American Olean Tile Company v. Zimmerman, 317 F. Supp. 150 (D. Haw. 1970)
September 9, 1970
Ralph E. ZIMMERMAN, Jr., et al., Defendants.
United States District Court, D. Hawaii.
H. William Burgess, Don Jeffrey Gelber, Honolulu, Hawaii, for plaintiff.
Thomas L. Mui, Honolulu, Hawaii, for defendants.
DECISION ON MOTION TO QUASH GARNISHEE SUMMONSES
PENCE, Chief Judge.
The defendants here, Ralph and Mary Zimmerman and A-1 Tile of Hawaii, Inc., have moved to quash the garnishee summonses that have issued against them on the grounds that the defendants' property has been taken without due process of law. American Olean Tile Company is suing the defendants to collect the purchase price for tile and other building materials sold by Pomona Tile Manufacturing Corporation, subsequently merged into American Olean, to A-1 Tile of California, Inc., and A-1 Tile of Hawaii. American Olean alleges that the Zimmermans were using the two A-1 corporations as their alter egos. American Olean has garnished A-1 Tile of Hawaii's regular checking account and its payroll account, approximately $9,800 total in both accounts, and also has garnished payments, about $11,900 net, due A-1 Tile on completed contracts. Ralph Zimmerman filed an affidavit that the garnishment worked great hardship upon the corporation. All the garnishments *151 here were obtained pursuant to and in compliance with Hawaii law, H. R.S. § 652-1.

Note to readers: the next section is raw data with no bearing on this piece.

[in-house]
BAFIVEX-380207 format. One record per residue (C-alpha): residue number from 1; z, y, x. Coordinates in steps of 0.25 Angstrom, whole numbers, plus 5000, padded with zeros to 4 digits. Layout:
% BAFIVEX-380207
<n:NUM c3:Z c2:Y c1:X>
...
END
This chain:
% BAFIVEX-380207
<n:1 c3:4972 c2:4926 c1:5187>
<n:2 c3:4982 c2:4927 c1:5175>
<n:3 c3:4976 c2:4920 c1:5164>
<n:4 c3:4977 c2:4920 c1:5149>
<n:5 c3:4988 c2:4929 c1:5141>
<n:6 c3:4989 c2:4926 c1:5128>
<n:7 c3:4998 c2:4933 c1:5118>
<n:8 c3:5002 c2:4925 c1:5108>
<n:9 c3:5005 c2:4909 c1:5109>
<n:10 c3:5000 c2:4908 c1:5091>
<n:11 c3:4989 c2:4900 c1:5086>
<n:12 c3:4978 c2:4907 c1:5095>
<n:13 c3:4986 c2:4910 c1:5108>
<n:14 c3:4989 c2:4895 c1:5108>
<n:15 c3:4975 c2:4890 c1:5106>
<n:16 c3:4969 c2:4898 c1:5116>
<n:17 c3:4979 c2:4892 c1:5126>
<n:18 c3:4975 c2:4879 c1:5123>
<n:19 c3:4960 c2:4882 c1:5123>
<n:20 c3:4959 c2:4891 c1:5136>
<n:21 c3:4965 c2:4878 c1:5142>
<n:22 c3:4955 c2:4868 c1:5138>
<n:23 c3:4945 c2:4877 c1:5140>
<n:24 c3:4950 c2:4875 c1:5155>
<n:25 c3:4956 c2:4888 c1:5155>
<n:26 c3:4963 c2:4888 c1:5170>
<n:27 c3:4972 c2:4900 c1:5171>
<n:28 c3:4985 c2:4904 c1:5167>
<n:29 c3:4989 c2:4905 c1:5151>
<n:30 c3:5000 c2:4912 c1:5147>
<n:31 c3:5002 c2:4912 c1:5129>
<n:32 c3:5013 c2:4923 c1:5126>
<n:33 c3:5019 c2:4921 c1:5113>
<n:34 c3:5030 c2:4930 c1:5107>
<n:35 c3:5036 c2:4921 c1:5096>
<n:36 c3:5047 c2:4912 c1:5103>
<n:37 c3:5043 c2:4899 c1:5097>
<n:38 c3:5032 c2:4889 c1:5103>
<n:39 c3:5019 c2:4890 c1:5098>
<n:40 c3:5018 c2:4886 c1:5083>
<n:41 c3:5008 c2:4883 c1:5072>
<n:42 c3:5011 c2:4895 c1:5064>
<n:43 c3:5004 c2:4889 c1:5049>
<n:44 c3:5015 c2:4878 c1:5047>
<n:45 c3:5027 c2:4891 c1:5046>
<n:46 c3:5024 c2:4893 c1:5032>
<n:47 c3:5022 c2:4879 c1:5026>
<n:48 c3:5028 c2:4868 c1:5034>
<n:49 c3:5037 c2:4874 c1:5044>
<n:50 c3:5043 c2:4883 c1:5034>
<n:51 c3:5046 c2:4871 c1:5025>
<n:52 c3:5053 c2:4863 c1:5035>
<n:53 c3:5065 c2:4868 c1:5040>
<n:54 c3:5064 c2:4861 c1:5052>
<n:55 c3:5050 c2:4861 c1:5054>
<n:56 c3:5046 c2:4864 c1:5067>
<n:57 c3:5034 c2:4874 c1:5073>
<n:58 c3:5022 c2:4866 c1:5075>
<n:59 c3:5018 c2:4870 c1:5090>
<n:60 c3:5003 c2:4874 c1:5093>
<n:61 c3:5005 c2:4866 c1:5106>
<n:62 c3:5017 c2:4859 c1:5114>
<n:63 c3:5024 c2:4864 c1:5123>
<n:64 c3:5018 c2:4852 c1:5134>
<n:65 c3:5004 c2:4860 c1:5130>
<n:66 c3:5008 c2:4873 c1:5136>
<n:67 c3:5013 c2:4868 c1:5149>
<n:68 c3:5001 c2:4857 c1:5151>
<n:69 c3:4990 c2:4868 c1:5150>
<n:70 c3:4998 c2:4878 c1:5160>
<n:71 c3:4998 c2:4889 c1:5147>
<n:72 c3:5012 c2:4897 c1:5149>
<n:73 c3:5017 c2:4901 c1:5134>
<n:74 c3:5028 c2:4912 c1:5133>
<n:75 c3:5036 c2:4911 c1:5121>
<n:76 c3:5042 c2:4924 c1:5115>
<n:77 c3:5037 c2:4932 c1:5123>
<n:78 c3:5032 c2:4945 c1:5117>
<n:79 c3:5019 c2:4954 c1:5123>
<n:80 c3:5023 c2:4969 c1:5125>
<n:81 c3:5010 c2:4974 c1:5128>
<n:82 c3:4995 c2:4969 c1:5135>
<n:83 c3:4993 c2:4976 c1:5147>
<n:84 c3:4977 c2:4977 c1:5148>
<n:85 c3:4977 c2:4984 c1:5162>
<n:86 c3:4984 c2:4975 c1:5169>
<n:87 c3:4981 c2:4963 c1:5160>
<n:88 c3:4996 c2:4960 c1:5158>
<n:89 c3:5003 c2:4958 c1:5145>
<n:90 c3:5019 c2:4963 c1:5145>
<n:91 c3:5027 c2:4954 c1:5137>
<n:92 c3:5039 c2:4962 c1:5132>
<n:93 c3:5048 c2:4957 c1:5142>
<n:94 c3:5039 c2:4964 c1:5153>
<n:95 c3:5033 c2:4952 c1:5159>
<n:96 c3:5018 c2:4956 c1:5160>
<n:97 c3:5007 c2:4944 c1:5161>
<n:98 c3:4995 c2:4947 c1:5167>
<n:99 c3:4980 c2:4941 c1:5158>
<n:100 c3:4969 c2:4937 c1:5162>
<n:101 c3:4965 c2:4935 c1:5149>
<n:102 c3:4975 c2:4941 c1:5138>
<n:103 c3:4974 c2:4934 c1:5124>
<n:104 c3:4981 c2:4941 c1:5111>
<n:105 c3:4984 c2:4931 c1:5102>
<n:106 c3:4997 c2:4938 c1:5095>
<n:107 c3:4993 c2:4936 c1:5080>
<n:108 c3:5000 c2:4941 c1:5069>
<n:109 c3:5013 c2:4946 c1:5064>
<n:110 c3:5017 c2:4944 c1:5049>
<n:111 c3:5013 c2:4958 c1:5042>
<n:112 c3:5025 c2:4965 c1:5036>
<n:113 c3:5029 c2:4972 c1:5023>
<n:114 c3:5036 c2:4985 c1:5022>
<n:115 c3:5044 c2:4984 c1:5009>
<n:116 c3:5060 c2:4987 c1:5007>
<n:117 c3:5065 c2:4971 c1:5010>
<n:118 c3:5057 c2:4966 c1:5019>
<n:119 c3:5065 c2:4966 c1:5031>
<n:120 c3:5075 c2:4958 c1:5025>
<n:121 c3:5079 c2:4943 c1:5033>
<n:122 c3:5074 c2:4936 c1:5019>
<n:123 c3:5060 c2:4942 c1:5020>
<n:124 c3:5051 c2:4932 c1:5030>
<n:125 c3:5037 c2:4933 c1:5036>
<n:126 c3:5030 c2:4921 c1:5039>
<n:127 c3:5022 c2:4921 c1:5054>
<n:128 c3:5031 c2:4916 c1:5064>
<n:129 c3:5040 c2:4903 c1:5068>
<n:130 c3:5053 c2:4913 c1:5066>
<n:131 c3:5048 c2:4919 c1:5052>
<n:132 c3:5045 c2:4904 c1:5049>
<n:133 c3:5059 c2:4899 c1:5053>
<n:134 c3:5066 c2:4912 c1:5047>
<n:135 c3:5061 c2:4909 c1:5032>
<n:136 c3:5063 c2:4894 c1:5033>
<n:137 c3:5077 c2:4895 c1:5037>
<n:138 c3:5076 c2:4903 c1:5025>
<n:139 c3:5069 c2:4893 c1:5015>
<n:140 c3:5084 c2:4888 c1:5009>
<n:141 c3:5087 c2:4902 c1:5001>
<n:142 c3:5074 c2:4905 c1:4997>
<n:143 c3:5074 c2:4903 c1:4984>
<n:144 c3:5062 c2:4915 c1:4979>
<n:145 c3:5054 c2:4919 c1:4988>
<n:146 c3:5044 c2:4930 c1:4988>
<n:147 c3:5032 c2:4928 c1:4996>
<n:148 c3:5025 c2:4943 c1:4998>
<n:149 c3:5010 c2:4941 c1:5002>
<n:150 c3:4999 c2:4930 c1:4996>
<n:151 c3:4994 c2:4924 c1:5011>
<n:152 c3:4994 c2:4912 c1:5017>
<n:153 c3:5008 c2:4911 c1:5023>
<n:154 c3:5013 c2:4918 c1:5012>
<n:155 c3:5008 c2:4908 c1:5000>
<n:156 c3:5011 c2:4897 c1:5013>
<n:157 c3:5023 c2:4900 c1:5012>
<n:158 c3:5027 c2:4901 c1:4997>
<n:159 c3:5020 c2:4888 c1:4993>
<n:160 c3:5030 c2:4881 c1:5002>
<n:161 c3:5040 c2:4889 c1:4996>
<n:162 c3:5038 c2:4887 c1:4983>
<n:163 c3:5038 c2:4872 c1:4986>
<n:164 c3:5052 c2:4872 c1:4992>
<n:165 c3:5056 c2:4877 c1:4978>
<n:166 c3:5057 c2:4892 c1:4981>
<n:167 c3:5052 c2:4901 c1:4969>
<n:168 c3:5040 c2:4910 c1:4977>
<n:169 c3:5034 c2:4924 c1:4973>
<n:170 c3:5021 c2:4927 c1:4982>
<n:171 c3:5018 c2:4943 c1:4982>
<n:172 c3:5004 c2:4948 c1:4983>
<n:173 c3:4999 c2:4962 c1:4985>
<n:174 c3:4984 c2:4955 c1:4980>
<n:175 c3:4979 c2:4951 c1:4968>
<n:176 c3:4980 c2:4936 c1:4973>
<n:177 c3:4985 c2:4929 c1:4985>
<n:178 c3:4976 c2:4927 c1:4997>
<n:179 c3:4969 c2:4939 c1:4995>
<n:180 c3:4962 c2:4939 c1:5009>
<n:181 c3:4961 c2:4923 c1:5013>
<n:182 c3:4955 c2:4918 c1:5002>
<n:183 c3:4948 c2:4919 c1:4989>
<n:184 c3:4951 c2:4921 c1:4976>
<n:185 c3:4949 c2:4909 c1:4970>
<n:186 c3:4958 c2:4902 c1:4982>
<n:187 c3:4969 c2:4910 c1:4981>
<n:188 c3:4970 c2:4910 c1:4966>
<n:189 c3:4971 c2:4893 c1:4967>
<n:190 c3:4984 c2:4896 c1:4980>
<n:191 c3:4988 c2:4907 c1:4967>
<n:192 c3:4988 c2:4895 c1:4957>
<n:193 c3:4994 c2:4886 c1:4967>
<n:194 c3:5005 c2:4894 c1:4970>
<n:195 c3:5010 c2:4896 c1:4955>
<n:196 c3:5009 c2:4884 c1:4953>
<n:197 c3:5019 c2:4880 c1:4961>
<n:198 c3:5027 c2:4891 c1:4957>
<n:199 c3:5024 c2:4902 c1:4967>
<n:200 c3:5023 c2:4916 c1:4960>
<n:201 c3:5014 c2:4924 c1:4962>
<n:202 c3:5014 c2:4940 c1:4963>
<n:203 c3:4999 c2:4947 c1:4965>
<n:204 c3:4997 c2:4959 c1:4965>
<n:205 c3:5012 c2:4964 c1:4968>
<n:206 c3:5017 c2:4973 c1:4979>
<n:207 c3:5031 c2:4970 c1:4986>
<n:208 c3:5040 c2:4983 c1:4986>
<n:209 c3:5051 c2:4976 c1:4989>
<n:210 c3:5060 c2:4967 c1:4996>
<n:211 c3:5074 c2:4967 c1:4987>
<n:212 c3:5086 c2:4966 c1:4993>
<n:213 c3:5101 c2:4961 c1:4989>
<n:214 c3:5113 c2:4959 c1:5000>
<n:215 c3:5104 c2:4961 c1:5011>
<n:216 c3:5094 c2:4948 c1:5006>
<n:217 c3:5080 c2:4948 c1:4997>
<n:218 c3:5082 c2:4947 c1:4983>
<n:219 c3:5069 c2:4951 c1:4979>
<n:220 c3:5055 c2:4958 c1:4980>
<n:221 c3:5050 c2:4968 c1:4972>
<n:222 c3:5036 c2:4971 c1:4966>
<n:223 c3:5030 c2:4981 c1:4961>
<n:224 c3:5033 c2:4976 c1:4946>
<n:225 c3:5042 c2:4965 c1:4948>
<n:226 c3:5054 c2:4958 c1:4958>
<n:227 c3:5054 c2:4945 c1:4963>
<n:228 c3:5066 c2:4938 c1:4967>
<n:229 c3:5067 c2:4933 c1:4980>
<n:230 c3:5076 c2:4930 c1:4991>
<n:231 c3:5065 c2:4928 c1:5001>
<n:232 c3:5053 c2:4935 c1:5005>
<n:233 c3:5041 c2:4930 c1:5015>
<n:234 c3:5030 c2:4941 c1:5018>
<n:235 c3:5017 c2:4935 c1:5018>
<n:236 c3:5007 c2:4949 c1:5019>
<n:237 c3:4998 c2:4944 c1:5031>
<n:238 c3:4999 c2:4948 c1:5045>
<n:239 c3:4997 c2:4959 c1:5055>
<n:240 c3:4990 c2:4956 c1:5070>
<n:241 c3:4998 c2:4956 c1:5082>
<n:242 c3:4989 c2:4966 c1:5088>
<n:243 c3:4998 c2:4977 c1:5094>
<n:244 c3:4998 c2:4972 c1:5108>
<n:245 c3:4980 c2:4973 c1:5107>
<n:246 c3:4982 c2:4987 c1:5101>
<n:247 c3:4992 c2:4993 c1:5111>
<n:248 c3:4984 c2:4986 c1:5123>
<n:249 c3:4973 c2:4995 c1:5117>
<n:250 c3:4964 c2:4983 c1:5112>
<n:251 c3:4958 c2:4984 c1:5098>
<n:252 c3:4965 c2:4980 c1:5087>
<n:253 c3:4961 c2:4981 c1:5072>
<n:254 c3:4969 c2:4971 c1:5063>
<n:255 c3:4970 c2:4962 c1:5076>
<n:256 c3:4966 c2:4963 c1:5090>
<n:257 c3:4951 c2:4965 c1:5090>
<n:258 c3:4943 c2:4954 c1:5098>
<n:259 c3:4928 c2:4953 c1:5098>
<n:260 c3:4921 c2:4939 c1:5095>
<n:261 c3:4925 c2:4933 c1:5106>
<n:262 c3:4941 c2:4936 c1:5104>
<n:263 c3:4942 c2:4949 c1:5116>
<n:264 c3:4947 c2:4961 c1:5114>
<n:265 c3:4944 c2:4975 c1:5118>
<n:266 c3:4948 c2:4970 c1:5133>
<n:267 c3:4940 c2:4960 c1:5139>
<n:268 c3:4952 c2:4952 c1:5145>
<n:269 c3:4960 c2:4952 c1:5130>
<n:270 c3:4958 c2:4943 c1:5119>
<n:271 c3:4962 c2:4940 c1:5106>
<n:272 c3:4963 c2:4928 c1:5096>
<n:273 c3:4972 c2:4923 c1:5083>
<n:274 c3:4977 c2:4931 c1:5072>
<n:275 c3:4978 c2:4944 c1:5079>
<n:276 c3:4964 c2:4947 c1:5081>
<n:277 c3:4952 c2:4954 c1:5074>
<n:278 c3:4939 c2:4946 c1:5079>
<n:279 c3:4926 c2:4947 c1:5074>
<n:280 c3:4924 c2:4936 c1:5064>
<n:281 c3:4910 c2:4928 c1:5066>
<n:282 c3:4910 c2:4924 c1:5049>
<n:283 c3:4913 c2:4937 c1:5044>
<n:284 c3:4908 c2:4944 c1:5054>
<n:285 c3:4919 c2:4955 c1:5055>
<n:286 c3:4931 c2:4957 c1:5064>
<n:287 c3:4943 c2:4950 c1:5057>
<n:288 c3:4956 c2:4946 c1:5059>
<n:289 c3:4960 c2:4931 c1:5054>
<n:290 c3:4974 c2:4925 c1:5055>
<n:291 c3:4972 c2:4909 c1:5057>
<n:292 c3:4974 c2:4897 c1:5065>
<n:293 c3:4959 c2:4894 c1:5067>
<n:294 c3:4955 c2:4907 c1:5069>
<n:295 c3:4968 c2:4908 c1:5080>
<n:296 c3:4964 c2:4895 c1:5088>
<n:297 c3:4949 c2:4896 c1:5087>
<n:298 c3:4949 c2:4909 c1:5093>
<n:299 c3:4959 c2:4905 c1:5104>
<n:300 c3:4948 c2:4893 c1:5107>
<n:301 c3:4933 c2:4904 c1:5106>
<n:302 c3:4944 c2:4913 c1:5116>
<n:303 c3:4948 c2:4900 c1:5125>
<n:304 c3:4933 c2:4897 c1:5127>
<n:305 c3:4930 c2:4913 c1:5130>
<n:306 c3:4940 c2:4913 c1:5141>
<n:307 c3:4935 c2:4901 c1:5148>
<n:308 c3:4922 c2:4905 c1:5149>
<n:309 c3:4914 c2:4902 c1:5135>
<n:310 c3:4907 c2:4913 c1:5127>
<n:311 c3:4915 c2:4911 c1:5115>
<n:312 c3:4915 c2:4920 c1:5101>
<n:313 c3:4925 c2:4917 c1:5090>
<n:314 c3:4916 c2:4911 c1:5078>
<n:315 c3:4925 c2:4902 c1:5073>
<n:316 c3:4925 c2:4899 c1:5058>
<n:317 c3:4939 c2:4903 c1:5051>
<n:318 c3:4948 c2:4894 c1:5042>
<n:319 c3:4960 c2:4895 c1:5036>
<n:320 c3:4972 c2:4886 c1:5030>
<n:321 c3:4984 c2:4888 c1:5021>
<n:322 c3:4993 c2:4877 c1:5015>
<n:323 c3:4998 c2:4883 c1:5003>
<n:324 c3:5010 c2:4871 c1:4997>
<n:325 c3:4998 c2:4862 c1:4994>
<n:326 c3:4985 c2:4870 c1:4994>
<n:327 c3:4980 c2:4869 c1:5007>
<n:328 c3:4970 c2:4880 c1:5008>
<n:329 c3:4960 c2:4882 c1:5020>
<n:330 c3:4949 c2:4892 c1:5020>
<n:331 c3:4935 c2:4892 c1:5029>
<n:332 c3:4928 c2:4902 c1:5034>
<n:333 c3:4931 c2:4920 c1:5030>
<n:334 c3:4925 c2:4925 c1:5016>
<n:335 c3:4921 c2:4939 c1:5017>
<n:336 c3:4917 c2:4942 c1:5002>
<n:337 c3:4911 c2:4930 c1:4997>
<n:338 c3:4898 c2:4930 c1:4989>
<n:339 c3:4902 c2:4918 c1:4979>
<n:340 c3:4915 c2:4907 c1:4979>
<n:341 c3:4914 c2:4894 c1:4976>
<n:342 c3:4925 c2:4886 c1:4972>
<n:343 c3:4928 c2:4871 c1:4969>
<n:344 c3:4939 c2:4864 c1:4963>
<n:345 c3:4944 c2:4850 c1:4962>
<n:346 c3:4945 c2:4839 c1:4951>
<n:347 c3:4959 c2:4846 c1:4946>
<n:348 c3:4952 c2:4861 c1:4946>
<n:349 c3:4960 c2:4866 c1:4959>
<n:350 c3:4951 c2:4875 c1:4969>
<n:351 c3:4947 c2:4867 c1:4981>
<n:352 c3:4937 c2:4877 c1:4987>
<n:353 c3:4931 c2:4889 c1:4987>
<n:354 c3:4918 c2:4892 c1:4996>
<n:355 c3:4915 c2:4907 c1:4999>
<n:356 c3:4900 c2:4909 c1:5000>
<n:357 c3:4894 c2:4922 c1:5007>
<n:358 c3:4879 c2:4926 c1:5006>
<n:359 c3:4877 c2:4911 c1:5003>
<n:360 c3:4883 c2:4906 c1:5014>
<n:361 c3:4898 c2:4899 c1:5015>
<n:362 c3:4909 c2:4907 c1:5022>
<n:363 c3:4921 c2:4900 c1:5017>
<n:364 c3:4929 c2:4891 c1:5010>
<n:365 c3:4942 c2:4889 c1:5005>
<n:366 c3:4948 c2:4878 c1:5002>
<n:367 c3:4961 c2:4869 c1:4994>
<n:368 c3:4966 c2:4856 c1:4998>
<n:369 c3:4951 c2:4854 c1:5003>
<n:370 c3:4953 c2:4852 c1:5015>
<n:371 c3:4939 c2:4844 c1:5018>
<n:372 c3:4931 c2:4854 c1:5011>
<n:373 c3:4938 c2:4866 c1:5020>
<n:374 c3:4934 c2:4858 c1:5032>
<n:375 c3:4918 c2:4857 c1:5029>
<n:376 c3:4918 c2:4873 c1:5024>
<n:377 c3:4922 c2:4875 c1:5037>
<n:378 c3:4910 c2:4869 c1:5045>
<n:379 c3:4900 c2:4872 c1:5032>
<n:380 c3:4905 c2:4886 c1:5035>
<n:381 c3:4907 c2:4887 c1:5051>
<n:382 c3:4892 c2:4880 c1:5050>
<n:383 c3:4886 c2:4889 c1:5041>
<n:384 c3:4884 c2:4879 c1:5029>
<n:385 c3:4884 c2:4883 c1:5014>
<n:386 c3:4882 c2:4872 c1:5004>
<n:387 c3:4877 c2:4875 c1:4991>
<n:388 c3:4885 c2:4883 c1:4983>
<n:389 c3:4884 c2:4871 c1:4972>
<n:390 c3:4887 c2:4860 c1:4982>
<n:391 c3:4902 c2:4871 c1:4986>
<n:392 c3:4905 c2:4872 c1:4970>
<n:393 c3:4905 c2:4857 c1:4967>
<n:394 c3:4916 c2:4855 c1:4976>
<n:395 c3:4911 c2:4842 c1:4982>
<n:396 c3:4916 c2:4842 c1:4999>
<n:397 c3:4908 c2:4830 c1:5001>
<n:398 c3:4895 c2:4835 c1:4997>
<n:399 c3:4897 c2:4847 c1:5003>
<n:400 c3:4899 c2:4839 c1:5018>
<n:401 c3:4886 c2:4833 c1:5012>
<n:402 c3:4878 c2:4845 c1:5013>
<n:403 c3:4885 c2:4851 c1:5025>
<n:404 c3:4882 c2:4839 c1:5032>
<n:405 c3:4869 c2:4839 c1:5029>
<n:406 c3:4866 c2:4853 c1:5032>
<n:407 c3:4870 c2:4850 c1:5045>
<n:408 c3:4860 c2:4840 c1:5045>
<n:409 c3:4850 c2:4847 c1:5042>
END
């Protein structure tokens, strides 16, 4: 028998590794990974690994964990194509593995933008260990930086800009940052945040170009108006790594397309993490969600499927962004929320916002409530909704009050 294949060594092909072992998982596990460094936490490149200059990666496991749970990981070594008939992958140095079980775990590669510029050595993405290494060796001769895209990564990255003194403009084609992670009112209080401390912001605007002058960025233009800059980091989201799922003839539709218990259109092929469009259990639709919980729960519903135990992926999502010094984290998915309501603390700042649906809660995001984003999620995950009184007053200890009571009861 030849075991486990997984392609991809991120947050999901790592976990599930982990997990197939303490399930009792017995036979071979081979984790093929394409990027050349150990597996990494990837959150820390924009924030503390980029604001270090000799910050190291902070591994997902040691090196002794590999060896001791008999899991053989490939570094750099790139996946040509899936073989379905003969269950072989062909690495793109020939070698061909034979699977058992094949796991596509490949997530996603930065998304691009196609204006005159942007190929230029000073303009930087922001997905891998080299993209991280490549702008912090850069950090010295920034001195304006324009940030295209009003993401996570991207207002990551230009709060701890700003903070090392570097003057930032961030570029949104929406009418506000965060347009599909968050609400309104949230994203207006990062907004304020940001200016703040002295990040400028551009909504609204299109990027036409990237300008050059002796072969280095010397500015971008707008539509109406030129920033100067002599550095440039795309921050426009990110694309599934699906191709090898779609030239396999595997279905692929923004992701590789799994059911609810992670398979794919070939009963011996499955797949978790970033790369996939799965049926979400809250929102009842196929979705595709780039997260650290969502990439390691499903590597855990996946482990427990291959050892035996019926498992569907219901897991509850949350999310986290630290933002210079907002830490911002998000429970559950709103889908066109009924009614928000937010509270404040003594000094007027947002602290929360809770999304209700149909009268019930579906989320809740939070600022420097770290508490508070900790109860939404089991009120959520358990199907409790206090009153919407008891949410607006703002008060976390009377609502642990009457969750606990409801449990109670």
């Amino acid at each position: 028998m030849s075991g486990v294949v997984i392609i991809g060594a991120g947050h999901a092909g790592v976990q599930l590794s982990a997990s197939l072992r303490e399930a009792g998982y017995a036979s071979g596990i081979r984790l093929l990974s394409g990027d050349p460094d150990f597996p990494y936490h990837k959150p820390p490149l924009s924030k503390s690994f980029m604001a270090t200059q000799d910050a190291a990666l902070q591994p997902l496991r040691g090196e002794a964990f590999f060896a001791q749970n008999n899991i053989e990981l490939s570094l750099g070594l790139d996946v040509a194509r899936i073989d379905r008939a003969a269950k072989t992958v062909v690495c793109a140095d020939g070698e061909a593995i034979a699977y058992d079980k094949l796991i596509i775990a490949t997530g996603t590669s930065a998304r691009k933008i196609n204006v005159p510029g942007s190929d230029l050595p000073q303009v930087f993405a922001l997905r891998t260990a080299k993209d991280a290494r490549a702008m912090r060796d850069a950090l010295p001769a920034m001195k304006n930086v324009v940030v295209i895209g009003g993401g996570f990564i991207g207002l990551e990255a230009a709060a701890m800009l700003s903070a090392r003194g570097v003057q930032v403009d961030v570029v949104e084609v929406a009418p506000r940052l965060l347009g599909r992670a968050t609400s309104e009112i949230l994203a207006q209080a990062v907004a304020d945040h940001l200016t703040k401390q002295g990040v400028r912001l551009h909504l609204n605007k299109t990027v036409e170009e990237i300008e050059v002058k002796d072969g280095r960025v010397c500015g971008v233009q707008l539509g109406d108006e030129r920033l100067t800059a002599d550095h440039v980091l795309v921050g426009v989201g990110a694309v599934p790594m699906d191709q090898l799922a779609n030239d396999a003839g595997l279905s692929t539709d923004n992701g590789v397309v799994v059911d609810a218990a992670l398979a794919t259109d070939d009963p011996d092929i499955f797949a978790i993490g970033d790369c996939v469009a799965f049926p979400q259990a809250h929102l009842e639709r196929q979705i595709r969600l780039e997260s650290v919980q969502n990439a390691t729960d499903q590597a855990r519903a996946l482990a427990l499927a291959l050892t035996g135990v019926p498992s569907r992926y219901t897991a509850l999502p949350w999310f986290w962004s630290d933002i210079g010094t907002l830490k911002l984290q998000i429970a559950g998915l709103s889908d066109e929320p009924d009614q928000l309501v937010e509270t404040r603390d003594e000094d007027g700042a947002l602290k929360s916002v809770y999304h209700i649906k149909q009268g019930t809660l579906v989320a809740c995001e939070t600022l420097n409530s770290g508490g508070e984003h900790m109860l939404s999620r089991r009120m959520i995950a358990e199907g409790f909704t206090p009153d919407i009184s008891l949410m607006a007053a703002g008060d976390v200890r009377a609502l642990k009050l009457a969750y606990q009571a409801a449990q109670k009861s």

As the Supreme Court said in Goldberg v. Kelly, 397 U.S. 254, 263, 90 S. Ct. 1011, 1018, 25 L. Ed. 2d 287 (1969):
"Accordingly, as we said in Cafeteria & Restaurant Workers Union v. McElroy, 367 U.S. 886, 895, 81 S. Ct. 1743, 6 L. Ed. 2d 1230 (1961), `consideration of what procedures due process may require under any given set of circumstances must begin with a determination of the precise nature of the government function involved as well as of the private interest that has been affected by governmental action.' See also Hannah v. Larche, 363 U.S. 420, 440, 442, 80 S. Ct. 1502, 4 L. Ed. 2d 1307 (1960)."
For over 100 years Hawaii has legislated upon the "Garnishee Process to Facilitate the Collection of Debts", and the basic processes as embodied in H.R.S. Ch. 652, Garnishment, are the same as found in the Act of 1876, "To Consolidate and Amend the Law Relating to the Garnishee Process to Facilitate the Collection of Debts." Under Hawaiian law the goods, effects, debts due or monies owed a debtor may be garnisheed by a creditor on a summons issued before judgment. Since 1890, Hawaii has recognized wages as meriting separate and distinct treatment under the garnishment laws.
Hawaii does not demand that the plaintiff creditor file any bond before the garnishee process is issued, but it does provide means by which the debtor may secure a release of any garnisheed funds which may exceed the amount claimed. § 652-1(d). It also provides that if a debtor files a surety bond for the amount of the claimed debt, plus costs, etc., the fund garnisheed may be released. § 652-1(a), as amended by Act 86 of the Laws of 1970.